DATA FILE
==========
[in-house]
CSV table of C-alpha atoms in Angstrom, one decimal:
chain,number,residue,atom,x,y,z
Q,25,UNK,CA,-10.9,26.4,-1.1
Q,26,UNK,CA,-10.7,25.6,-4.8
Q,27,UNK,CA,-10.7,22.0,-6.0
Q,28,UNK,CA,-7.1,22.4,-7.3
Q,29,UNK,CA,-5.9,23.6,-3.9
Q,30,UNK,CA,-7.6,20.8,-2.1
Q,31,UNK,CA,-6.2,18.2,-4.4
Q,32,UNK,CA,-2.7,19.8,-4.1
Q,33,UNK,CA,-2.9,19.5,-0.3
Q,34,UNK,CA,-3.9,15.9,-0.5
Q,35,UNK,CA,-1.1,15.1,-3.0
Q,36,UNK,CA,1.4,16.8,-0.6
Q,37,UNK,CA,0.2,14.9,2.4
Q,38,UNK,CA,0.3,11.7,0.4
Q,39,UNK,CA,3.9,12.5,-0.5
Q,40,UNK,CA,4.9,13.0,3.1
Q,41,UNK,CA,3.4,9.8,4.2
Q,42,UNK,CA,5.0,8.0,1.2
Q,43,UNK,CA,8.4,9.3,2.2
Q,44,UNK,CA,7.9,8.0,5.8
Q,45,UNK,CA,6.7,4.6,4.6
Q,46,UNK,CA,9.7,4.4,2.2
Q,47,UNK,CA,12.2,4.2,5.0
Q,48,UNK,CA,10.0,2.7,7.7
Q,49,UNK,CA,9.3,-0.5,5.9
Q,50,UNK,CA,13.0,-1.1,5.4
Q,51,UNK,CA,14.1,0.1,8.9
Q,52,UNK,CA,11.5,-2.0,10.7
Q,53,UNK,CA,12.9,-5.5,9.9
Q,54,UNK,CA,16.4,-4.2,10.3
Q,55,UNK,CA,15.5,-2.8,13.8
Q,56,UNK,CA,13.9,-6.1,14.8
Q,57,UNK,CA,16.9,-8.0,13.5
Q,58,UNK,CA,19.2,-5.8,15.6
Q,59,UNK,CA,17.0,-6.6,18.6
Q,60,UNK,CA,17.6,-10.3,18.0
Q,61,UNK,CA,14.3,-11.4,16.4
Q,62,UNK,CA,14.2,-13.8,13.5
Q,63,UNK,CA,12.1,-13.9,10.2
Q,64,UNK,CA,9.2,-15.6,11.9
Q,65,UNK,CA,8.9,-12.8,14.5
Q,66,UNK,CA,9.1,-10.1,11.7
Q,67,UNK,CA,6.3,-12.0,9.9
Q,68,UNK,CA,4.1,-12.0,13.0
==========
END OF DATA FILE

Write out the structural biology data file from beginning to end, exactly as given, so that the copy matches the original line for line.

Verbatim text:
[in-house]
CSV table of C-alpha atoms in Angstrom, one decimal:
chain,number,residue,atom,x,y,z
Q,25,UNK,CA,-10.9,26.4,-1.1
Q,26,UNK,CA,-10.7,25.6,-4.8
Q,27,UNK,CA,-10.7,22.0,-6.0
Q,28,UNK,CA,-7.1,22.4,-7.3
Q,29,UNK,CA,-5.9,23.6,-3.9
Q,30,UNK,CA,-7.6,20.8,-2.1
Q,31,UNK,CA,-6.2,18.2,-4.4
Q,32,UNK,CA,-2.7,19.8,-4.1
Q,33,UNK,CA,-2.9,19.5,-0.3
Q,34,UNK,CA,-3.9,15.9,-0.5
Q,35,UNK,CA,-1.1,15.1,-3.0
Q,36,UNK,CA,1.4,16.8,-0.6
Q,37,UNK,CA,0.2,14.9,2.4
Q,38,UNK,CA,0.3,11.7,0.4
Q,39,UNK,CA,3.9,12.5,-0.5
Q,40,UNK,CA,4.9,13.0,3.1
Q,41,UNK,CA,3.4,9.8,4.2
Q,42,UNK,CA,5.0,8.0,1.2
Q,43,UNK,CA,8.4,9.3,2.2
Q,44,UNK,CA,7.9,8.0,5.8
Q,45,UNK,CA,6.7,4.6,4.6
Q,46,UNK,CA,9.7,4.4,2.2
Q,47,UNK,CA,12.2,4.2,5.0
Q,48,UNK,CA,10.0,2.7,7.7
Q,49,UNK,CA,9.3,-0.5,5.9
Q,50,UNK,CA,13.0,-1.1,5.4
Q,51,UNK,CA,14.1,0.1,8.9
Q,52,UNK,CA,11.5,-2.0,10.7
Q,53,UNK,CA,12.9,-5.5,9.9
Q,54,UNK,CA,16.4,-4.2,10.3
Q,55,UNK,CA,15.5,-2.8,13.8
Q,56,UNK,CA,13.9,-6.1,14.8
Q,57,UNK,CA,16.9,-8.0,13.5
Q,58,UNK,CA,19.2,-5.8,15.6
Q,59,UNK,CA,17.0,-6.6,18.6
Q,60,UNK,CA,17.6,-10.3,18.0
Q,61,UNK,CA,14.3,-11.4,16.4
Q,62,UNK,CA,14.2,-13.8,13.5
Q,63,UNK,CA,12.1,-13.9,10.2
Q,64,UNK,CA,9.2,-15.6,11.9
Q,65,UNK,CA,8.9,-12.8,14.5
Q,66,UNK,CA,9.1,-10.1,11.7
Q,67,UNK,CA,6.3,-12.0,9.9
Q,68,UNK,CA,4.1,-12.0,13.0